First interest in sociotechnical systems can be found in Mumford’s Technics and Civilization [61], where he suggested that material and symbolic cultures of society were intertwined in a complex web of mutual causality. Material aspects of society can be thought of as the technical infrastructure, and the symbolic falls in the realm of the social infrastructure. Singer [62] described them as co-producers of each other [63]. Technical infrastructure relies on a set of rules, codes, standards and regulations (social infrastructure) that organize how they are built and regularize them [64]. For example, successful airports are built following standards to ensure planes can land and take off safely. These are developed by an international standards setting organization. Road standards in the U.S. are codified by the American Association of State Highway and Transportation Officials (AASHTO), of which standards are then implemented by road builders and public works departments. These standards now stand in the way of such newer efforts like complete streets that include green infrastructure, or changing levels of service requirements as they challenge the status quo practices. Of course, once the road infrastructure is built, it creates obdurate infrastructure, hard and expensive to modify which today we know is a strong contributor to the urban heat island effect [65]. This type of co-production is intrinsic to all systems—sewage treatment plants, power plants, hospitals and the electricity grid, which operates at nested scales. None of the hard infrastructure, or technical systems, can be built without the soft infrastructures that guide them according to socially agreed upon standards or rules. At the same time, once they are built, they create a kind of lock-in and path dependency [11]); shifting to a different technical infrastructure is expensive, and requires a change in habits, say changing from air travel to the train, as well as rules, laws, financing and more. The mutual constitution of the social and technological is the basis of the term sociotechnical.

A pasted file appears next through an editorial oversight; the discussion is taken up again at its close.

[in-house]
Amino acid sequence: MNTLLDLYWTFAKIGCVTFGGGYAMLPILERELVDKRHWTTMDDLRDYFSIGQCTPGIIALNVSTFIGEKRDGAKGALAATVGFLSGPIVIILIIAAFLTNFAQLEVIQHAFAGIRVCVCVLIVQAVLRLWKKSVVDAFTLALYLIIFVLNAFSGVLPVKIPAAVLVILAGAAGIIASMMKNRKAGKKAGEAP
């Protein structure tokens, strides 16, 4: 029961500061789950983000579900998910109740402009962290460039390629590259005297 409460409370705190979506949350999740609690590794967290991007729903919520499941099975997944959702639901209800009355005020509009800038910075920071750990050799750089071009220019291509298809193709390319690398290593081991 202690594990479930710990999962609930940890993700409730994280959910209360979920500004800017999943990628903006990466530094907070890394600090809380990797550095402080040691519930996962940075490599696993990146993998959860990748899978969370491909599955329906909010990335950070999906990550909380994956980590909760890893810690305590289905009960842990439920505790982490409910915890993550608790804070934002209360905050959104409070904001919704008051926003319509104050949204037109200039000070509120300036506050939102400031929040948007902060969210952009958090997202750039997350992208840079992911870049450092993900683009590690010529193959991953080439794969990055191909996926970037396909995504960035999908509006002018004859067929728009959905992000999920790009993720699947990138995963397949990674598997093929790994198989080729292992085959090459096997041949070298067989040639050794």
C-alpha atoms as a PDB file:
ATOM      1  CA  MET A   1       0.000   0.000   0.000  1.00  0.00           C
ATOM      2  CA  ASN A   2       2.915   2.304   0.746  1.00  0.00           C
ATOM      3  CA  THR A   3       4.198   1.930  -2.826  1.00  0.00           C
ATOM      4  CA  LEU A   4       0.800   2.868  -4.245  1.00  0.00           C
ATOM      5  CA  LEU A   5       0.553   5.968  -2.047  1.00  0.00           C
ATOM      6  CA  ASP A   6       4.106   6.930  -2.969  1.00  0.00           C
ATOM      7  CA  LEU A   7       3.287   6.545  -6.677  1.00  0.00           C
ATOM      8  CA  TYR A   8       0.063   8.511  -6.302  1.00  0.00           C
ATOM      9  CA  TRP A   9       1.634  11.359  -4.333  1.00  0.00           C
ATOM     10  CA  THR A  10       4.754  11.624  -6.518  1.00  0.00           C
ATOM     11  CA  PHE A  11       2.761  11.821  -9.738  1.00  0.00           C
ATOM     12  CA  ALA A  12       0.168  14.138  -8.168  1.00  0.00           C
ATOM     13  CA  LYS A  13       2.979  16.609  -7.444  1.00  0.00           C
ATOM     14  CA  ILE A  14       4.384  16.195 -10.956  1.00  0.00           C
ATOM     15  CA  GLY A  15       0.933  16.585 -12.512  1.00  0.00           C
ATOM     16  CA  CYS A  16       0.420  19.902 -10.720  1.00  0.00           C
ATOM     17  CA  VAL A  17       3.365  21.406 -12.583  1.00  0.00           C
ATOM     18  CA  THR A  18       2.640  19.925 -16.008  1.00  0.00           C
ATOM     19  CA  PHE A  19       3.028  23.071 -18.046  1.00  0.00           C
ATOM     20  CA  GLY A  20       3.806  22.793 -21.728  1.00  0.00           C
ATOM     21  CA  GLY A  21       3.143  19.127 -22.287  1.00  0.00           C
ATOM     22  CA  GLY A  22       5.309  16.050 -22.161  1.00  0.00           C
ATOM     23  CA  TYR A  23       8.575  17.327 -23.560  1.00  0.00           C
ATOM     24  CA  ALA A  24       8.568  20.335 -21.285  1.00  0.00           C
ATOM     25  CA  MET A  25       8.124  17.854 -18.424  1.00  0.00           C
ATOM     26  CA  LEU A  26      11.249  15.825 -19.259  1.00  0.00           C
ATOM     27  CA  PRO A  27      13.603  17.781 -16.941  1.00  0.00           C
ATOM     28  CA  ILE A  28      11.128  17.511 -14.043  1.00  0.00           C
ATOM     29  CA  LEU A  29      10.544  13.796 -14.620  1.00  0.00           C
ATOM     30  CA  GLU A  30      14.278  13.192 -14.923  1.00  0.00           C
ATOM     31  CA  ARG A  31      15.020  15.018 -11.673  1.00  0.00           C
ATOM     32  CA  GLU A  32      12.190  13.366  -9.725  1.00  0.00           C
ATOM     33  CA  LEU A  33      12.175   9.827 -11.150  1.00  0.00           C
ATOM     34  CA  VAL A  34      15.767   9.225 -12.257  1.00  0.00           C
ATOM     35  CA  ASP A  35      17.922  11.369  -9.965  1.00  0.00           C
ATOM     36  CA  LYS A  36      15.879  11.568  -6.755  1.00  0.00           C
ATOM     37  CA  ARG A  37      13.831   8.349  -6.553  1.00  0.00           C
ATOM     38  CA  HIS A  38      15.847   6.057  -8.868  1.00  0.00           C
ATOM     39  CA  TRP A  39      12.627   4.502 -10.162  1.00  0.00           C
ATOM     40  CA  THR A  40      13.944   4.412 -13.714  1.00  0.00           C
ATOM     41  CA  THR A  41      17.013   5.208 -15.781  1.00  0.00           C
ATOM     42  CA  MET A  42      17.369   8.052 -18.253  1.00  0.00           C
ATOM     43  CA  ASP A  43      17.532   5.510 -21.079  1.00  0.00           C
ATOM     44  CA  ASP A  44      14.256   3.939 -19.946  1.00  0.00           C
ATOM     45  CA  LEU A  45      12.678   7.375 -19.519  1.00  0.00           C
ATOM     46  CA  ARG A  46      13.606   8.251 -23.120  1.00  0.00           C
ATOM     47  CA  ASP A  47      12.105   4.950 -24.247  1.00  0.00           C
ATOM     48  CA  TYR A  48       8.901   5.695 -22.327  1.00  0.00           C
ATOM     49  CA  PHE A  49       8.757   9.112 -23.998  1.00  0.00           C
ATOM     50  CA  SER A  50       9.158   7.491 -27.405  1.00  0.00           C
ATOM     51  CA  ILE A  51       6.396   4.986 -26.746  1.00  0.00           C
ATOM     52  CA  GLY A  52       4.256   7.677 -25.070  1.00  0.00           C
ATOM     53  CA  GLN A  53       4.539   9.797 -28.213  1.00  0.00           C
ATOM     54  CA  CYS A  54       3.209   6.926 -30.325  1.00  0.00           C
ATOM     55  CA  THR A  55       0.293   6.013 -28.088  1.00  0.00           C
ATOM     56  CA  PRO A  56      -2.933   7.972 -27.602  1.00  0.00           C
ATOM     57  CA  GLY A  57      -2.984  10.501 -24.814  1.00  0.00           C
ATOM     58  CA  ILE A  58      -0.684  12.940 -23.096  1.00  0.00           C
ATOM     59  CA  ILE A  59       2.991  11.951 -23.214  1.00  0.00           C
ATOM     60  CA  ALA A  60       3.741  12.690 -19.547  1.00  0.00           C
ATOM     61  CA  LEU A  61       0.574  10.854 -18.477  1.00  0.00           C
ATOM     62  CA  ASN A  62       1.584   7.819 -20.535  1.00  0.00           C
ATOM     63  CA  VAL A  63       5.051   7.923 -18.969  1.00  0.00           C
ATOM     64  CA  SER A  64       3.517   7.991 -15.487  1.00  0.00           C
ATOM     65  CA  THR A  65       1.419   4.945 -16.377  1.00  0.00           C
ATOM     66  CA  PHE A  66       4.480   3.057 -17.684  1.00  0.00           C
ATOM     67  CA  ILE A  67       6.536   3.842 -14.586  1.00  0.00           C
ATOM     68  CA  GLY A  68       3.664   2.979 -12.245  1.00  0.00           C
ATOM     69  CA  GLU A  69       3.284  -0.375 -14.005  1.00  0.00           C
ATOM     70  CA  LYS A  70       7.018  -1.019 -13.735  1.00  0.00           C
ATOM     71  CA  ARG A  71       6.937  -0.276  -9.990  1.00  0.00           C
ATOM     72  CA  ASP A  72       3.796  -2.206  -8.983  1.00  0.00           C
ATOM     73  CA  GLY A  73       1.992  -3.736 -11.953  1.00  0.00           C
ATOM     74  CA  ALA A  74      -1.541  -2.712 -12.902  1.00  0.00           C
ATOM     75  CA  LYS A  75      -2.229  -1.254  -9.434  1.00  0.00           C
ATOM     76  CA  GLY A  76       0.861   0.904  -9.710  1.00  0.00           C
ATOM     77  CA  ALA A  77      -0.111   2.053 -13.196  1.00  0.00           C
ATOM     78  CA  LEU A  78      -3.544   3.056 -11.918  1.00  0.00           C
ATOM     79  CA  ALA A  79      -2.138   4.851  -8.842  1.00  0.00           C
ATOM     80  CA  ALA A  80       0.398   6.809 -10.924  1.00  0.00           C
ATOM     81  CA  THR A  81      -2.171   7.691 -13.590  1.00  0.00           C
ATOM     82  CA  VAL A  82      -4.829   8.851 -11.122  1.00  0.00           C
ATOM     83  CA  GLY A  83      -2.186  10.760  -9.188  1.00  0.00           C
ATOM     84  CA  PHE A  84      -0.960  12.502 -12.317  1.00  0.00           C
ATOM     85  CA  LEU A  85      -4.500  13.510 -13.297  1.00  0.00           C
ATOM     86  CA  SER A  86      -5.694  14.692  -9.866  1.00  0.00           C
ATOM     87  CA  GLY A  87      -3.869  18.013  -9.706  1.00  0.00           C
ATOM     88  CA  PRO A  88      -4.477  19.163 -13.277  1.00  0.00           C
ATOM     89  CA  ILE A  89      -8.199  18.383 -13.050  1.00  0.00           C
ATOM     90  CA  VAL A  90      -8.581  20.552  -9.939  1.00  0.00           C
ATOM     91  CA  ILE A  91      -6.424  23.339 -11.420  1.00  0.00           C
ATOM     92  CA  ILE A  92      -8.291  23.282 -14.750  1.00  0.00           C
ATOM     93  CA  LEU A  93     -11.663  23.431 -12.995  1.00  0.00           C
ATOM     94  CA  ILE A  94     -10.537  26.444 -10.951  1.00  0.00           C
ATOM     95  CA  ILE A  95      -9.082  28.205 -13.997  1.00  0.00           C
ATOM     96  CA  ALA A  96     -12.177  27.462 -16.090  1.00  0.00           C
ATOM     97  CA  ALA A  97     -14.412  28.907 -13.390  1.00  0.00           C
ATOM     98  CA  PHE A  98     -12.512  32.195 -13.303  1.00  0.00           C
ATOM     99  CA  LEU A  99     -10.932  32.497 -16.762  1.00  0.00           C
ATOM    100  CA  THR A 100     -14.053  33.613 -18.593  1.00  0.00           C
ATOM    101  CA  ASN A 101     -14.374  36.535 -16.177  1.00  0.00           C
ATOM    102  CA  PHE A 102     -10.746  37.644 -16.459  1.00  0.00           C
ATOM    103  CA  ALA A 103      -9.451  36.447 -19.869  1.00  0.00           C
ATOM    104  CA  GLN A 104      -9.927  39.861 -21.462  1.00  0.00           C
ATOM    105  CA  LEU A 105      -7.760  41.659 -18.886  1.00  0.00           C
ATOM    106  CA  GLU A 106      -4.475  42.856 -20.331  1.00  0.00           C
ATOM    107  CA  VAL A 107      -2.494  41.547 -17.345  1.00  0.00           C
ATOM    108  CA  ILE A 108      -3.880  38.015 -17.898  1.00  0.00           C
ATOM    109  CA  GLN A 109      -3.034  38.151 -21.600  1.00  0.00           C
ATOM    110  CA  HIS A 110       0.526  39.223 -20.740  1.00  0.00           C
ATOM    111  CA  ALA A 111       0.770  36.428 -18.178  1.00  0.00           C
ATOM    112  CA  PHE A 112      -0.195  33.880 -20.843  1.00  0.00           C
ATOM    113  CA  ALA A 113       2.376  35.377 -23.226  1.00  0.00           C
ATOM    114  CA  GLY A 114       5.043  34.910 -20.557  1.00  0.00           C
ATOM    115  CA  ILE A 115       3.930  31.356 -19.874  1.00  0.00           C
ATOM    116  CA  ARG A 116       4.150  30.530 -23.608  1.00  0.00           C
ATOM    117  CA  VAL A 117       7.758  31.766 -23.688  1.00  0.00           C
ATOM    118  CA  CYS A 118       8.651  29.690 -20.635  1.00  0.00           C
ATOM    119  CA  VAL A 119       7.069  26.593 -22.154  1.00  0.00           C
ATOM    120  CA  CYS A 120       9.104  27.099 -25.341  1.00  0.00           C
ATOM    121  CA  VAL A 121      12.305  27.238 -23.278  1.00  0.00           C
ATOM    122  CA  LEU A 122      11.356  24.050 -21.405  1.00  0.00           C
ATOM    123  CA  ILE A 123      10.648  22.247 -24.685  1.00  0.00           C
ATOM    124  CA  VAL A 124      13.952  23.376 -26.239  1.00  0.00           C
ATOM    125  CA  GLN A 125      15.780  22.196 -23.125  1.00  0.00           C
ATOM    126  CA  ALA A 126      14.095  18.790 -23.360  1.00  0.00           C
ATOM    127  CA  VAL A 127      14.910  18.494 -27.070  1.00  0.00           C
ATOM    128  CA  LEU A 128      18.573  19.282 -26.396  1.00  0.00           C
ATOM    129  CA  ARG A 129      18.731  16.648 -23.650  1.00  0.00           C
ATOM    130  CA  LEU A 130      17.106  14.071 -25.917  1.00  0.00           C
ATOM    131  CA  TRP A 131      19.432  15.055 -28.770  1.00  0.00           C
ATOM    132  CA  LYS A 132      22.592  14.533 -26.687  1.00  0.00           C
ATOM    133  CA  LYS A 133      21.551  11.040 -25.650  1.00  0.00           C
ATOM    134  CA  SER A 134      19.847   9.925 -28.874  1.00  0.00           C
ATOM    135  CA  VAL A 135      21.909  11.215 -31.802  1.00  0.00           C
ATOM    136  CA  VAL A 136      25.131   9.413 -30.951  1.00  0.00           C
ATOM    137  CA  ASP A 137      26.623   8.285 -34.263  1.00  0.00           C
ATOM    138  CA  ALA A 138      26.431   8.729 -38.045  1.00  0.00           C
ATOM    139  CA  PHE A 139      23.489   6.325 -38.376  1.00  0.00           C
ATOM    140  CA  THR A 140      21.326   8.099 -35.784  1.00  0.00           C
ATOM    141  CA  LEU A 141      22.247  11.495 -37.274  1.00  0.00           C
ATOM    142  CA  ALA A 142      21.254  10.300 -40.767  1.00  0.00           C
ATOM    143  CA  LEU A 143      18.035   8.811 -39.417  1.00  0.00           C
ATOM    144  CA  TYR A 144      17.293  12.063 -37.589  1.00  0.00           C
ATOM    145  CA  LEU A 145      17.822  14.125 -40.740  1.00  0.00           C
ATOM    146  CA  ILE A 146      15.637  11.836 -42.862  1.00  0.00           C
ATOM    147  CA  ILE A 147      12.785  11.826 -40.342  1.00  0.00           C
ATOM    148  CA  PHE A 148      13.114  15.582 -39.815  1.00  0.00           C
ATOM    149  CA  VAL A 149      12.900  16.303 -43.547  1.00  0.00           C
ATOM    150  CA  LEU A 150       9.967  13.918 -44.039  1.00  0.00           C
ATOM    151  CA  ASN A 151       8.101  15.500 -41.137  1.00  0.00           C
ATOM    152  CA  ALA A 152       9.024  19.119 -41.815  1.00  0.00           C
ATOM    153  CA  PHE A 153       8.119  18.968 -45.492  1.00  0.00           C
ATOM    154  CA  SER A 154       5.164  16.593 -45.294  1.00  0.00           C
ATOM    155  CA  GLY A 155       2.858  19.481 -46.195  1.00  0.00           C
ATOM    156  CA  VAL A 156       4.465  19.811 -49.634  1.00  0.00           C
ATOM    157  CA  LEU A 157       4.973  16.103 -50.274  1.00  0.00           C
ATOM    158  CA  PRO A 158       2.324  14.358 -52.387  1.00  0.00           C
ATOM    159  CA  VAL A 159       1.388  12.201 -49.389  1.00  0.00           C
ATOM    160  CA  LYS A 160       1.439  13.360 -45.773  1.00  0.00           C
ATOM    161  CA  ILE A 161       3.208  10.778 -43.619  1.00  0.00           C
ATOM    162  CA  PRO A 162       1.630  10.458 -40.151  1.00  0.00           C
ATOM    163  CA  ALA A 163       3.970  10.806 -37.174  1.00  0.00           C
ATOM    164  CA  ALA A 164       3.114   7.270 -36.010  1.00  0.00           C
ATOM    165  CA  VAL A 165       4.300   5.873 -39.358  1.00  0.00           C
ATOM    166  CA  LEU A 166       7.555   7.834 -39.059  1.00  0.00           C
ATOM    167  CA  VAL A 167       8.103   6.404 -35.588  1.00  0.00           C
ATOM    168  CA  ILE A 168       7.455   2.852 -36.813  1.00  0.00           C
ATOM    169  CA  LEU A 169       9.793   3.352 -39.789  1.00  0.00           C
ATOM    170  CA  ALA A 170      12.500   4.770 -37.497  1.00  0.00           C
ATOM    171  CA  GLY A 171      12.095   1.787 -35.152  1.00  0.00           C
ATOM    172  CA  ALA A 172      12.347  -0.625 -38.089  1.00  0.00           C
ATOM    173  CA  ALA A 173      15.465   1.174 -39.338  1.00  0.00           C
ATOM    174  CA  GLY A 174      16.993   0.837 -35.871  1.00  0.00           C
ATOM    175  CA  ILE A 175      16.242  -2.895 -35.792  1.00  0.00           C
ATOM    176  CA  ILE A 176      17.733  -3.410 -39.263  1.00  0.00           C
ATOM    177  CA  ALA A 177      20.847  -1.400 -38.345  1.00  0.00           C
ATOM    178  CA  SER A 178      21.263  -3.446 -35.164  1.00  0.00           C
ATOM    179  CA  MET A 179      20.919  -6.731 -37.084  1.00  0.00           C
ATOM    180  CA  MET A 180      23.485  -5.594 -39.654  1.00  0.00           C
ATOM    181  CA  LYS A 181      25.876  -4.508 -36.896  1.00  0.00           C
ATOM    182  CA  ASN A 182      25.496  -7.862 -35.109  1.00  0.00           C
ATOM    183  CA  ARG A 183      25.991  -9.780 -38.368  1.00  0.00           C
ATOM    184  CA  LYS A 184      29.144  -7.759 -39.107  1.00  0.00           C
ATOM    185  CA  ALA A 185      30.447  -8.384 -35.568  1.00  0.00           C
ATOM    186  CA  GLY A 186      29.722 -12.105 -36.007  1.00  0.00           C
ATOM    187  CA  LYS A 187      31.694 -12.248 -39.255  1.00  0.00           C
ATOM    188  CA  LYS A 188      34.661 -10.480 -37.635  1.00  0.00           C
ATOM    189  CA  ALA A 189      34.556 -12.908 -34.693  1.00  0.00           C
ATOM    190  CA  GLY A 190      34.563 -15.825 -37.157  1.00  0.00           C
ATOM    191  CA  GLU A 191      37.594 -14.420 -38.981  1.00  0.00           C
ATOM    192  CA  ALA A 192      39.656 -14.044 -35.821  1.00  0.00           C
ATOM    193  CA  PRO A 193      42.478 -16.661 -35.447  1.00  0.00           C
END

This stands apart from technological determinism as it implies an interactive dynamic [66]. Technological determinists tend to see technical systems as sui generis, and implementable without a social infrastructure. However, ideas for the technologies come from society and perceived social needs; funding for technological development, financing for its implementation, regulation to assure it is safe, are all components of successful technologies. Thus there are deep and inextricable interdependencies between social and technical systems. There is a growing literature on sociotechnical aspects of cities. Hughes’ Networks of Power [67] was a seminal discussion of the development of the national electricity grid in the U.S., pointing out that “[P]ower systems reflect and influence the context, but they also develop an internal dynamic. Therefore, the history of evolving power systems requires attention not only to the forces at work within a given context but to the internal dynamics of a developing technological system as well” (p. 2).